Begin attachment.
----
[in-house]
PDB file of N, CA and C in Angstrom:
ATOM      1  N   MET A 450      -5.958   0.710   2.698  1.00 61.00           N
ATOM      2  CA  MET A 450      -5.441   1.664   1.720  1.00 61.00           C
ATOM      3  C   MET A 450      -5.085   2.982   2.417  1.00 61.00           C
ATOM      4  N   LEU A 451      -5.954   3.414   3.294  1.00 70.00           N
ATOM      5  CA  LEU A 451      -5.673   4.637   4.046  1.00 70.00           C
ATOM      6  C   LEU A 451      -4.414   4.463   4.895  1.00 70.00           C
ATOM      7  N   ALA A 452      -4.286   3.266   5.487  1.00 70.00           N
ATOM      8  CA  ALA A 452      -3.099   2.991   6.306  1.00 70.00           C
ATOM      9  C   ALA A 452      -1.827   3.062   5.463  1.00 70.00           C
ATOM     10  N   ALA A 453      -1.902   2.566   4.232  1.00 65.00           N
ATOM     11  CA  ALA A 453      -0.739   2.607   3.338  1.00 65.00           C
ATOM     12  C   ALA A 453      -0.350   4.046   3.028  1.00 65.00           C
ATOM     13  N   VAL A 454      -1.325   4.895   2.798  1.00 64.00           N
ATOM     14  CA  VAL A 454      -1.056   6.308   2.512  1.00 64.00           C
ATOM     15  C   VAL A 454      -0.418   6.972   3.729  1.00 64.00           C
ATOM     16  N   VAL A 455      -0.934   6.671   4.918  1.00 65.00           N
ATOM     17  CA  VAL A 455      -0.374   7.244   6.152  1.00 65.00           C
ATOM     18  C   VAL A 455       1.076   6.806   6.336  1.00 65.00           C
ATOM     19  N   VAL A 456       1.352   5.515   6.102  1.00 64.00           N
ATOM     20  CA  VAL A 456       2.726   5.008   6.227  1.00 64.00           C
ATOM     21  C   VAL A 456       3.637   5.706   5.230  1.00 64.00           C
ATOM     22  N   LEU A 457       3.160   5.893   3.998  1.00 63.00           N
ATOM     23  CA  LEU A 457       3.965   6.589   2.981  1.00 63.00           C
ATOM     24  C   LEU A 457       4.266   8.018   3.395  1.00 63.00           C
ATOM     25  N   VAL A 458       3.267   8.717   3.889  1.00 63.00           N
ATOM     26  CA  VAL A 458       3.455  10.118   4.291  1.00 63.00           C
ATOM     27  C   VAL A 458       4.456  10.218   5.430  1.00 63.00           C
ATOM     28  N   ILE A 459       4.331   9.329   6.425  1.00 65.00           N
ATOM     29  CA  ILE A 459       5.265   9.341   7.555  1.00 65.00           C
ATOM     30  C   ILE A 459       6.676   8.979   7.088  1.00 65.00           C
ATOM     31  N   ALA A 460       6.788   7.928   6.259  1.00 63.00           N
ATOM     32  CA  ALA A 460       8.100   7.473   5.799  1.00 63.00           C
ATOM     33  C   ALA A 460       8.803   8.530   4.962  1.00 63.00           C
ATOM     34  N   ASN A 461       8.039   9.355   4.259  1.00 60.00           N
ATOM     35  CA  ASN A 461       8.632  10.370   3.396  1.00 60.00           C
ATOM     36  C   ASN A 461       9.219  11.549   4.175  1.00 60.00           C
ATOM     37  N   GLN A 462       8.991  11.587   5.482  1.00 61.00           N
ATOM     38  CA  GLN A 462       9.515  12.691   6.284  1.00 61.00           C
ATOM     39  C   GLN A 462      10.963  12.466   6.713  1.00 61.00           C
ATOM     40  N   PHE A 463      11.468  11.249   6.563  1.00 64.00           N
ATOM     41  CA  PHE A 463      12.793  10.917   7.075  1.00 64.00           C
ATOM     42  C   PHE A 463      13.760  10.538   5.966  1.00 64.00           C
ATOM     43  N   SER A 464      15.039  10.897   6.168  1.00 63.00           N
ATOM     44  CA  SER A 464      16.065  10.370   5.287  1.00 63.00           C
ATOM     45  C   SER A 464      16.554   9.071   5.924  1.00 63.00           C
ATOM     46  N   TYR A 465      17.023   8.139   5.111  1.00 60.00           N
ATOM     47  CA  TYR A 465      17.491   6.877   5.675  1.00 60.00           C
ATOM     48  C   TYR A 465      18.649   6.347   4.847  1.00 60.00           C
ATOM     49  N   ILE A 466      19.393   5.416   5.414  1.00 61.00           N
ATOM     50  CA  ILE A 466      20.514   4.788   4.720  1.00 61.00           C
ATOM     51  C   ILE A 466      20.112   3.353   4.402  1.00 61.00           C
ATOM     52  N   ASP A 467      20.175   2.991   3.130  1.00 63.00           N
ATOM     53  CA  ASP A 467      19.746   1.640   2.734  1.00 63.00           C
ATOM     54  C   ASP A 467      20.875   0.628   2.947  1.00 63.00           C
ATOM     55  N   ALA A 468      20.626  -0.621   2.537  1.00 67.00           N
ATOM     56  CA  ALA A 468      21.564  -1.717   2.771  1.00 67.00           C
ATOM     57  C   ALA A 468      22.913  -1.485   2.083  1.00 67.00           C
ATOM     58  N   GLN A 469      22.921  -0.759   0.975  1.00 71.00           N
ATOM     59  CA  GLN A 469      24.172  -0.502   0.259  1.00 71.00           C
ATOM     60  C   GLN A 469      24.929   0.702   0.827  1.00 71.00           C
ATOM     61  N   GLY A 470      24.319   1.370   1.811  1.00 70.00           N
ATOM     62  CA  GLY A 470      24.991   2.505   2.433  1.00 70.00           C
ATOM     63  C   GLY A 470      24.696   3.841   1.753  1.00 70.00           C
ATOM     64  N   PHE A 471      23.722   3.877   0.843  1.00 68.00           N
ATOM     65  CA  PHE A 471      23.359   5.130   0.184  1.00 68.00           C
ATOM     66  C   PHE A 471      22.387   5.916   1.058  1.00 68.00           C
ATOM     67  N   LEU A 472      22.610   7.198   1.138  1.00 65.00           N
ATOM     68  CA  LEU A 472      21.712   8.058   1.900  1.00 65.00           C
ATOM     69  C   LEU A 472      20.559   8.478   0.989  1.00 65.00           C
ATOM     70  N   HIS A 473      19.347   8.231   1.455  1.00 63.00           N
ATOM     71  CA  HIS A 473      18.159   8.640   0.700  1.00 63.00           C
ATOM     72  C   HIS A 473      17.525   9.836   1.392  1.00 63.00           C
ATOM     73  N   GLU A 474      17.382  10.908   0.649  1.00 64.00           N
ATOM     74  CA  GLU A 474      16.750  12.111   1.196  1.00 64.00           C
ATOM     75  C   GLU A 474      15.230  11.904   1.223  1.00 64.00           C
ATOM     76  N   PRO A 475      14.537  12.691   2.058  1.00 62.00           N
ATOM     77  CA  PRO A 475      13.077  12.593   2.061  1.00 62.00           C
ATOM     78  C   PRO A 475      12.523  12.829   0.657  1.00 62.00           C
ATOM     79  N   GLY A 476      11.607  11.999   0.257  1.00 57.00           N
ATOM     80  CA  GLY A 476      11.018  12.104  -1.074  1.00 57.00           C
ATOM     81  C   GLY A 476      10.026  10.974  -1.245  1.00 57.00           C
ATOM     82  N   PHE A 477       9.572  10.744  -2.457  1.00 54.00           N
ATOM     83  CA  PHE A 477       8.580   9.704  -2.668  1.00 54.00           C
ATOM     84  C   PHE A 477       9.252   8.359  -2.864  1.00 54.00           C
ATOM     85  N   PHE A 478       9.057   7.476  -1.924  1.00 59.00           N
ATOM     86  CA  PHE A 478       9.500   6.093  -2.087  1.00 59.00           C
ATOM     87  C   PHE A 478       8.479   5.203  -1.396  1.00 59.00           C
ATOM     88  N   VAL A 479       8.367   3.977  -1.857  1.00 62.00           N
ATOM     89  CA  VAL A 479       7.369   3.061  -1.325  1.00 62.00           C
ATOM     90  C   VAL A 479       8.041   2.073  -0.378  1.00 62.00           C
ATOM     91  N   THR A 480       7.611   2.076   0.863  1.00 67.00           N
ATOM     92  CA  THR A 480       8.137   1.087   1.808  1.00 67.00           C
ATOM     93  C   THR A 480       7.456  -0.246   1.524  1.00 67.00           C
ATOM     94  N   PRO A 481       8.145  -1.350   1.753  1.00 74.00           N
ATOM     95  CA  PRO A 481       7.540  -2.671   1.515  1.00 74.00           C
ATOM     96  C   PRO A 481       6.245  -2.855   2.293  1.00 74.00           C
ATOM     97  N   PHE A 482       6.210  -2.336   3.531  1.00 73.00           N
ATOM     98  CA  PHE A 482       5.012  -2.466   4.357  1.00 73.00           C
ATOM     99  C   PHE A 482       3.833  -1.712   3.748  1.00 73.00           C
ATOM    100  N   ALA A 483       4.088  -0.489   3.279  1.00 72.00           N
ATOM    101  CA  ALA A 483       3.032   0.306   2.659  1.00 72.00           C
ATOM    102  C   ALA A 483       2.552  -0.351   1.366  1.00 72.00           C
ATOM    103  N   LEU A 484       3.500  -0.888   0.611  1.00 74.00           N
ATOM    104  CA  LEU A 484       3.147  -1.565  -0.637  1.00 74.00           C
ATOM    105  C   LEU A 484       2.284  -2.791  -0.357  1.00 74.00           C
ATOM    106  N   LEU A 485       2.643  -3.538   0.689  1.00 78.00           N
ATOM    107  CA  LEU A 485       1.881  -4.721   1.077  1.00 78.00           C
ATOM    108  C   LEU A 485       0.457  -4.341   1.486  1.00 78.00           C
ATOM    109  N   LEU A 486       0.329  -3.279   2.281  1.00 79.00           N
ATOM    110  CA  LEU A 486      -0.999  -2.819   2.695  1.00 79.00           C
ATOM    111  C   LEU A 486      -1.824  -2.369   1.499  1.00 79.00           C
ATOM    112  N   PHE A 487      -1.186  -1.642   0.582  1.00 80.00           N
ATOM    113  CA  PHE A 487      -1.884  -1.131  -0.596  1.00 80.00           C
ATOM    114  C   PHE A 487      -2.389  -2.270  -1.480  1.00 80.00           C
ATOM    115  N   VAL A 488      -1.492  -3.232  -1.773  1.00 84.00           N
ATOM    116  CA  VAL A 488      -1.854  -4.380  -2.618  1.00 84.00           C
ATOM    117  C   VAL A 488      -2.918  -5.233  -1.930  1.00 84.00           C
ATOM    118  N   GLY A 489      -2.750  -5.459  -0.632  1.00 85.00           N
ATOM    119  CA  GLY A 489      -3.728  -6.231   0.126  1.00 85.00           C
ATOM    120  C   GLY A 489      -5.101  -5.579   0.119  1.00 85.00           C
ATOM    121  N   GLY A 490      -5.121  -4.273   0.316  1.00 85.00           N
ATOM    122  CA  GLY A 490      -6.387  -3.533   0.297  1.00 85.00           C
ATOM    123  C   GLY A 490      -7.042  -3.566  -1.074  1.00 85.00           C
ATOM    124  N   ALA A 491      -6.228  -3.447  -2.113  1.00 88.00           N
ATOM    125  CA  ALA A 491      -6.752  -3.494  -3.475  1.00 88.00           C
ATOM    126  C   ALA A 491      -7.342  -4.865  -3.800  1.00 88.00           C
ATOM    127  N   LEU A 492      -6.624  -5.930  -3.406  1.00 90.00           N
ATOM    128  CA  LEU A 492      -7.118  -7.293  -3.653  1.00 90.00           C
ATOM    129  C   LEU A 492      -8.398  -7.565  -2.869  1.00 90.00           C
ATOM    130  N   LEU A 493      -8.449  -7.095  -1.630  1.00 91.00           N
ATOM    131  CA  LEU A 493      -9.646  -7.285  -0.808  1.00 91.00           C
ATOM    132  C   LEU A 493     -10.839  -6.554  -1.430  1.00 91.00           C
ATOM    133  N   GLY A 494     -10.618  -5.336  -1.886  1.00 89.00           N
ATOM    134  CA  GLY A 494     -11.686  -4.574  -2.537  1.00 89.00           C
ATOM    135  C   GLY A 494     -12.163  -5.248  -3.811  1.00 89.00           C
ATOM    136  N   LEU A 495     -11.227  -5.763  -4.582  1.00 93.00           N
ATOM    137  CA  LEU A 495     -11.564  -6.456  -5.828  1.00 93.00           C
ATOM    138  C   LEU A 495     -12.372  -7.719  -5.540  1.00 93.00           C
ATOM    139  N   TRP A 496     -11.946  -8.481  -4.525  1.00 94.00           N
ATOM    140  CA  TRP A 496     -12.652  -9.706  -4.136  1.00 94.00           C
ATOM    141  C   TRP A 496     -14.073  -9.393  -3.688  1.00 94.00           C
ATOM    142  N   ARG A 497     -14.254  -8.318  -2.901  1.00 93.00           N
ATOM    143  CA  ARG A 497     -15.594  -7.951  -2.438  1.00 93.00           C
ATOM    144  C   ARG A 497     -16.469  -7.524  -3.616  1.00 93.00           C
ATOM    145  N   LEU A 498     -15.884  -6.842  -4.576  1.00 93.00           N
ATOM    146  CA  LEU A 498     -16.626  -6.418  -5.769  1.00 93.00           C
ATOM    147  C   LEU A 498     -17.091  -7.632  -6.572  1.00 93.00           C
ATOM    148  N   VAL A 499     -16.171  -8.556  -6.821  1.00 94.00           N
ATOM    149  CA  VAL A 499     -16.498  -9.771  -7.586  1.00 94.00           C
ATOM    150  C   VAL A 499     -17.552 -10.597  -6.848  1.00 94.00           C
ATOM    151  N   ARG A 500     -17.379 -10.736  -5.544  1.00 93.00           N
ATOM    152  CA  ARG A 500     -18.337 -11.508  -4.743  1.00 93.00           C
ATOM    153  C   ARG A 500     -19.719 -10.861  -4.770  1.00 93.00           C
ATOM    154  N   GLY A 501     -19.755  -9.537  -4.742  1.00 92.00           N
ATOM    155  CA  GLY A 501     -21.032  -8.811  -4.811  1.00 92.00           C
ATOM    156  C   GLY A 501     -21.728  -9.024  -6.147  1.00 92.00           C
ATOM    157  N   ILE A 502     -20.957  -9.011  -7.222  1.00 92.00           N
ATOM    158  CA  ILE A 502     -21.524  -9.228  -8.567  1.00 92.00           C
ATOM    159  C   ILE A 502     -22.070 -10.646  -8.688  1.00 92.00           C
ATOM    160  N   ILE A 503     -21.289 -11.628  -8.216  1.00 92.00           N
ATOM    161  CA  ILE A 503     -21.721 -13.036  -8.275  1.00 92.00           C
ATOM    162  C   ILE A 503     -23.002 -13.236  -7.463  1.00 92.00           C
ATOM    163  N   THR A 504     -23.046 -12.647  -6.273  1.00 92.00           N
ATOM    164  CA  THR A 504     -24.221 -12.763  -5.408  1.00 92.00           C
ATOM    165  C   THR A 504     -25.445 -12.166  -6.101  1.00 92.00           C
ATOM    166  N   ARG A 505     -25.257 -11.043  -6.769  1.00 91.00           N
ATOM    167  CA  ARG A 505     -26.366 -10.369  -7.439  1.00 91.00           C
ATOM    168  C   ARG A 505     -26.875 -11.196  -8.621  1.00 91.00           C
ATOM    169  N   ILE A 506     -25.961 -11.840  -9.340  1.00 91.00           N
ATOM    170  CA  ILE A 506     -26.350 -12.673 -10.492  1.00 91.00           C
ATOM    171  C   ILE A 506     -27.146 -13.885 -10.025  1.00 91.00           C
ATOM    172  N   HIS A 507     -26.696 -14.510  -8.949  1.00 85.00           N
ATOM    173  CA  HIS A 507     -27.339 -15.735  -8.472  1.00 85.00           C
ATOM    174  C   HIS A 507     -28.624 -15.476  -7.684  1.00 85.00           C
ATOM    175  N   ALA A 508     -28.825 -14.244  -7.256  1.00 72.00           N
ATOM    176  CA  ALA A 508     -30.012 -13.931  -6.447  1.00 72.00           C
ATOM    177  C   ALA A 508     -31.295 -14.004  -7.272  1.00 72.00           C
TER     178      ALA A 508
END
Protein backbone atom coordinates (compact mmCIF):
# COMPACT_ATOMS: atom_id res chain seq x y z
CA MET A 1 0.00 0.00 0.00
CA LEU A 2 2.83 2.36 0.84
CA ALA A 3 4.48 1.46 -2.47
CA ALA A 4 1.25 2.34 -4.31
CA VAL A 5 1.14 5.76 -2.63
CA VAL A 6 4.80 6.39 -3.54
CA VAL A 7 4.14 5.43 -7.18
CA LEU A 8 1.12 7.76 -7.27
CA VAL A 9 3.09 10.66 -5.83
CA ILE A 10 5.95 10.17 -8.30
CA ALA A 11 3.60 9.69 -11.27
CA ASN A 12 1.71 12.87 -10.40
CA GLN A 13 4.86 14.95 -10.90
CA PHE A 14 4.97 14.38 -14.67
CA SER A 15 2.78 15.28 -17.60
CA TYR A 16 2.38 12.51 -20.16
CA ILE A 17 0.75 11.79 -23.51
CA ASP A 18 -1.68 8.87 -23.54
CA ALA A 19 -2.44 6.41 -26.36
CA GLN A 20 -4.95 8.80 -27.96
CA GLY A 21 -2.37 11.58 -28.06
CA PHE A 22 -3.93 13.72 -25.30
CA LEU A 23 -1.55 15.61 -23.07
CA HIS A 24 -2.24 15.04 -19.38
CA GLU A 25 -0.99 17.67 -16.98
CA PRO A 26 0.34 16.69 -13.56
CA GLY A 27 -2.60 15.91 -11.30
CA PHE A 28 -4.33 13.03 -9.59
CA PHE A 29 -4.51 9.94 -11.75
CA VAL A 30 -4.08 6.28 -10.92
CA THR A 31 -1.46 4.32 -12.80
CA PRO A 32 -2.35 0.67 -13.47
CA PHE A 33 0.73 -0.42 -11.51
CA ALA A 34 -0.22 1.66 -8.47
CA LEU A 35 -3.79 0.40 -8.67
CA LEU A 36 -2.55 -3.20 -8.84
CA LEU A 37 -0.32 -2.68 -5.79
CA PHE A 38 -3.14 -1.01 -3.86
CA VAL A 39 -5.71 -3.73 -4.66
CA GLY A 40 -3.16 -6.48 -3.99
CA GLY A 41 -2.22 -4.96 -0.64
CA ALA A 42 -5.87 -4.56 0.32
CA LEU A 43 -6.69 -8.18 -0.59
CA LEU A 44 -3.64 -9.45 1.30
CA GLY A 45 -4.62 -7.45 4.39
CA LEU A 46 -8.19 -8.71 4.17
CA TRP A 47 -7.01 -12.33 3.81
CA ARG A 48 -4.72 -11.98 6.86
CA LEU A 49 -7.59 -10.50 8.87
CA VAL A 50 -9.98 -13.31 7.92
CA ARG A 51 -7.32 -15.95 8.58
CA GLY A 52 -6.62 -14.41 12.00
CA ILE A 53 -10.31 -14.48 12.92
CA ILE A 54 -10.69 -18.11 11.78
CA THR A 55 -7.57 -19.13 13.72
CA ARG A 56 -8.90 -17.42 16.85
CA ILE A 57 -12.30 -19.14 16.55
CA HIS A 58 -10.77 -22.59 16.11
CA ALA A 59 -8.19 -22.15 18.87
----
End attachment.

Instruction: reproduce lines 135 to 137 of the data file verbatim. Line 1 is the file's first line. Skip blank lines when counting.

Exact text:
ATOM    133  N   GLY A 494     -10.618  -5.336  -1.886  1.00 89.00           N
ATOM    134  CA  GLY A 494     -11.686  -4.574  -2.537  1.00 89.00           C
ATOM    135  C   GLY A 494     -12.163  -5.248  -3.811  1.00 89.00           C